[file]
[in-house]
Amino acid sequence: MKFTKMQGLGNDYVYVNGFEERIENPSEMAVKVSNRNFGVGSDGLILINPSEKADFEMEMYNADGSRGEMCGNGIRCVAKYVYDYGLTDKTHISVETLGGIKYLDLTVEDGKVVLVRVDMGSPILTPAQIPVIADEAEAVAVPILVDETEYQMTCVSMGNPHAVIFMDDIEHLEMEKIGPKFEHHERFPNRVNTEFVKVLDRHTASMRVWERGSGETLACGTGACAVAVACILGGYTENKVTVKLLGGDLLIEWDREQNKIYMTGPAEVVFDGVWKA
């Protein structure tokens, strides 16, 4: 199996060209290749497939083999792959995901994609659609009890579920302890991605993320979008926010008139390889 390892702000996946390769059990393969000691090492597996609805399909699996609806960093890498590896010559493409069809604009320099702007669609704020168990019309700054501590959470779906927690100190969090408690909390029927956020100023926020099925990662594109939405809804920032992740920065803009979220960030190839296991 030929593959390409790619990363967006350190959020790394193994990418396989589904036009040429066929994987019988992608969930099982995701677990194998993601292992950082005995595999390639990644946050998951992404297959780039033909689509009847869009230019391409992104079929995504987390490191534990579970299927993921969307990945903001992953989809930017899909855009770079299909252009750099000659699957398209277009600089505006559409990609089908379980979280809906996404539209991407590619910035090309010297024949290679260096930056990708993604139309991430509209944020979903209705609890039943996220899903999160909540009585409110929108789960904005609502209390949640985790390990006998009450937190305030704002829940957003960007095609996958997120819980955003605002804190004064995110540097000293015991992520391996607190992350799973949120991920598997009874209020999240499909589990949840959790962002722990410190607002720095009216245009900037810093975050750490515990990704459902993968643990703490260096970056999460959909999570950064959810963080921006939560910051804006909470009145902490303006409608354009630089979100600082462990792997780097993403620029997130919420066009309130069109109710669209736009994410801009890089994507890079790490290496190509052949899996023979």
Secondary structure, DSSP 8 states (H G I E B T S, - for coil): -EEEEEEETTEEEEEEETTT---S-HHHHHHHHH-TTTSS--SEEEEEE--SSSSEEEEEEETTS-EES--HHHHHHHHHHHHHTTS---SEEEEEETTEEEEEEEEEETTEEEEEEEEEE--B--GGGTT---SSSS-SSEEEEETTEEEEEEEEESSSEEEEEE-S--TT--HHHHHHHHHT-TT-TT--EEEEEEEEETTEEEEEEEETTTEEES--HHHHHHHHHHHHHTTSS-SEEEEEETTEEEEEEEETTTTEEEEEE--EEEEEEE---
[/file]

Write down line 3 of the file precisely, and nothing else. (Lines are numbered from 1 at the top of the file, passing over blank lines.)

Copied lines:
């Protein structure tokens, strides 16, 4: 199996060209290749497939083999792959995901994609659609009890579920302890991605993320979008926010008139390889 390892702000996946390769059990393969000691090492597996609805399909699996609806960093890498590896010559493409069809604009320099702007669609704020168990019309700054501590959470779906927690100190969090408690909390029927956020100023926020099925990662594109939405809804920032992740920065803009979220960030190839296991 030929593959390409790619990363967006350190959020790394193994990418396989589904036009040429066929994987019988992608969930099982995701677990194998993601292992950082005995595999390639990644946050998951992404297959780039033909689509009847869009230019391409992104079929995504987390490191534990579970299927993921969307990945903001992953989809930017899909855009770079299909252009750099000659699957398209277009600089505006559409990609089908379980979280809906996404539209991407590619910035090309010297024949290679260096930056990708993604139309991430509209944020979903209705609890039943996220899903999160909540009585409110929108789960904005609502209390949640985790390990006998009450937190305030704002829940957003960007095609996958997120819980955003605002804190004064995110540097000293015991992520391996607190992350799973949120991920598997009874209020999240499909589990949840959790962002722990410190607002720095009216245009900037810093975050750490515990990704459902993968643990703490260096970056999460959909999570950064959810963080921006939560910051804006909470009145902490303006409608354009630089979100600082462990792997780097993403620029997130919420066009309130069109109710669209736009994410801009890089994507890079790490290496190509052949899996023979």